Tag Archives: washington

SYNDICATED COLUMN: So What if President Trump is an Asshole? All the Presidents Have Been Assholes.

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President Trump is under fire and we’re all shocked shocked SHOCKED that his shithole mouth called the (predominantly black) nations of Africa “shitholes,” helpfully comparing them to (predominantly blonde) Norway to make sure nobody missed the point. To drive home just how pissed off people are about this (and rightly so), Trump’s shithole comment overshadowed news that the government accidentally told the citizens of Hawaii they were about to get nuked. As George W. Bush would say, that’s some weird shit.

This is a big deal unless you’re reading this more than a few days after this writing, at which point Trump will have raised more hell with some new idiotic utterance that makes us forget about this one.

Speaking of hell-raising: I managed to raise a few social-media hackles recently when I posted the following: “I honestly don’t understand why people are so depressed about Trump. Policy-wise, he isn’t much different than Obama. Trump is truth in advertising: he is an asshole, our country acts like an asshole. No need for phony smiles, PC rhetoric.”

This led to a discussion comparing Trump not just to Obama, but other American presidents. There were lots of great comments. Still, I was struck by something that few people seem to be aware of — America’s rich history of presidential assholery. Given how wicked smart my readers are, I was surprised to hear some of them refer favorably to Trump’s predecessors.

Trump is a thieving, lying turd. In that respect, he is as presidential as it gets. Going back to Day One, the United States has been led by white males behaving badly.

Trump gets attacked for using the presidency to line his pockets, and rightfully so. Yet The Donald has nothing on the Father of Our Country.

George Washington was worth more than half a billion in today’s dollars — riches he accumulated in large part by exploiting his political influence to loot federal coffers. He joined the Masons, married well, scored a few lucky inheritances and invested the loot in real estate along what was then the Colonies’ western frontier in Indian territory that he came across as a young land surveyor.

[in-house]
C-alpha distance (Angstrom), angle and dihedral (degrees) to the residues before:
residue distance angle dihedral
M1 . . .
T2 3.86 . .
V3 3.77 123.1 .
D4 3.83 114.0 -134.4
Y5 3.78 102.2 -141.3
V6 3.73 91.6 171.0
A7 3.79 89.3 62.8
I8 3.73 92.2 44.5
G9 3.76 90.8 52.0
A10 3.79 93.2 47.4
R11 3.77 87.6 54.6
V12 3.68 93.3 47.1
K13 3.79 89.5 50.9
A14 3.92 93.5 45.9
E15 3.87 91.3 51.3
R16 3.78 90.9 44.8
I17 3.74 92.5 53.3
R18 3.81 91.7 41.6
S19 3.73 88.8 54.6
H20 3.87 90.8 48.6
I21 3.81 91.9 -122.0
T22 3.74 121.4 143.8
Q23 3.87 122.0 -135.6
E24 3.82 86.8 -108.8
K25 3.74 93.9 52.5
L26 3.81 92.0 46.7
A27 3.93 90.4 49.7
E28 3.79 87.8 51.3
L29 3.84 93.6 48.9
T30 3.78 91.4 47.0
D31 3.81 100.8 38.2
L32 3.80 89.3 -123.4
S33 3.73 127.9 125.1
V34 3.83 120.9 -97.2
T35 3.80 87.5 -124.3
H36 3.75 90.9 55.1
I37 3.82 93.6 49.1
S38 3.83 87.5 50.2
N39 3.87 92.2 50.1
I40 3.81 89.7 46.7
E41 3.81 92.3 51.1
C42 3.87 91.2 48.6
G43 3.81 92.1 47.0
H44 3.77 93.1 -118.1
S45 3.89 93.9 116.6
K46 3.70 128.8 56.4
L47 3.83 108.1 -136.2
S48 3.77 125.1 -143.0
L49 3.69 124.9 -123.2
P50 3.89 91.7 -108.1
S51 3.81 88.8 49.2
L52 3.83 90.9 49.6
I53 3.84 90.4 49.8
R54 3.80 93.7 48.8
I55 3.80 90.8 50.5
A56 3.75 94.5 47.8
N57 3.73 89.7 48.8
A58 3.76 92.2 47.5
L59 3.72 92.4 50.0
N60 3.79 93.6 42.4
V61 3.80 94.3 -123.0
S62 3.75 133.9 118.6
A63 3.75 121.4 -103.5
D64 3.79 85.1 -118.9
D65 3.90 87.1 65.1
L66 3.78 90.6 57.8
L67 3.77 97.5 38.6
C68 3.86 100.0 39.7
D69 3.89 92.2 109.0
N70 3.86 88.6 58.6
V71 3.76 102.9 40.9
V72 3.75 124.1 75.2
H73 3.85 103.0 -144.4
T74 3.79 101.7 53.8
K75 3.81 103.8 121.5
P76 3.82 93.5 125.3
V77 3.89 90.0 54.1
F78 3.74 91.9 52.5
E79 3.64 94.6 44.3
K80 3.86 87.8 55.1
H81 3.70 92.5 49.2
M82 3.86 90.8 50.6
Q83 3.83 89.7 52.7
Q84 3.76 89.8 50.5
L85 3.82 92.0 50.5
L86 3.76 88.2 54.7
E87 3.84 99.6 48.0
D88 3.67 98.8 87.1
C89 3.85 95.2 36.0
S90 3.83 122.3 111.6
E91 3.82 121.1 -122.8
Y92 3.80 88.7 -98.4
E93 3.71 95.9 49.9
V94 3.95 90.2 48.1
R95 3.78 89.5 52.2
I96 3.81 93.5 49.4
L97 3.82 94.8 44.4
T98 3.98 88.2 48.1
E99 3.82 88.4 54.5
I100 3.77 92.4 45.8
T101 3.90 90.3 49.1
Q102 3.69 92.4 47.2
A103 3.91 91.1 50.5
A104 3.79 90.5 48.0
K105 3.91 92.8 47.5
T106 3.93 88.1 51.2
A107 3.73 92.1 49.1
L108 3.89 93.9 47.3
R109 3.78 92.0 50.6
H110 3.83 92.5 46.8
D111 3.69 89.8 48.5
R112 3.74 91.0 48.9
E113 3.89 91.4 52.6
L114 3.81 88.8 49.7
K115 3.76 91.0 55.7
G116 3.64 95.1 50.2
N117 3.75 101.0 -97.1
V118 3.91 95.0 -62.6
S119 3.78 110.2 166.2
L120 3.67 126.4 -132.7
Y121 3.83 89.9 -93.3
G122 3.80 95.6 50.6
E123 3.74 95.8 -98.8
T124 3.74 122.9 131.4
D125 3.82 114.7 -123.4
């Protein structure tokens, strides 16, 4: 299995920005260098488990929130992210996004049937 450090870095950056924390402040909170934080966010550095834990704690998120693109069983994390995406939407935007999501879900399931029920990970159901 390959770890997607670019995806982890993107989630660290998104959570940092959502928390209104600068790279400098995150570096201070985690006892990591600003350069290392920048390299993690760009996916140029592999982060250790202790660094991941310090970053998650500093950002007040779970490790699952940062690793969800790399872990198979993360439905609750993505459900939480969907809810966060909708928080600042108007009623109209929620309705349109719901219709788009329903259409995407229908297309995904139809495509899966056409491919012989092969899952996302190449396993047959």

GW’s acreage was on the wrong side of the Appalachian mountains — but not for long. Talk about conflict of interest: as commander of the revolutionary army and president, he promoted settlement of the west by whites that pumped up the value of his early investments. The fact that those whites were engaged in genocide bothered Washington not one whit.

Even on the Left, some Americans point to Lincoln as a pillar of moral rectitude. But Honest Abe suspended the ancient writ of habeas corpus; in 2006, a militaristic asshole named George W. Bush relied on Lincoln’s 1863 precedent to abolish it altogether.

Since nothing in the Constitution bans secession, Southern states enjoyed the legal right to leave the Union. Defying the Constitution, Lincoln went to war — illegally — to bring them back. Not only was the Civil War a bloodbath, it left us with a nation that remains politically and culturally fractured to this day. Blacks were 13% of the population of the Confederacy. Had Lincoln chosen peace, a slave uprising might have brought down the Old South — and killed a lot of racists.

Lincoln cheated in the 1864 election by playing both sides of the secession. To justify the war, he claimed the breakaway states were still part of the Union, yet didn’t count Southern electoral votes because they would have cost him reelection.

You name the president, I’ll name at least one unforgiveable sin.

FDR? The New Deal was a grand achievement. But if trying to stack the Supreme Court isn’t impeachable, what is? When World War II broke out, Roosevelt played footsie with Vichy France while snubbing the Resistance. He turned away Jewish refugees and refused to bomb the Nazi infrastructure used to murder Jews. He dragged his feet taking on Hitler so that the Soviet Union would take the brunt of Nazi savagery.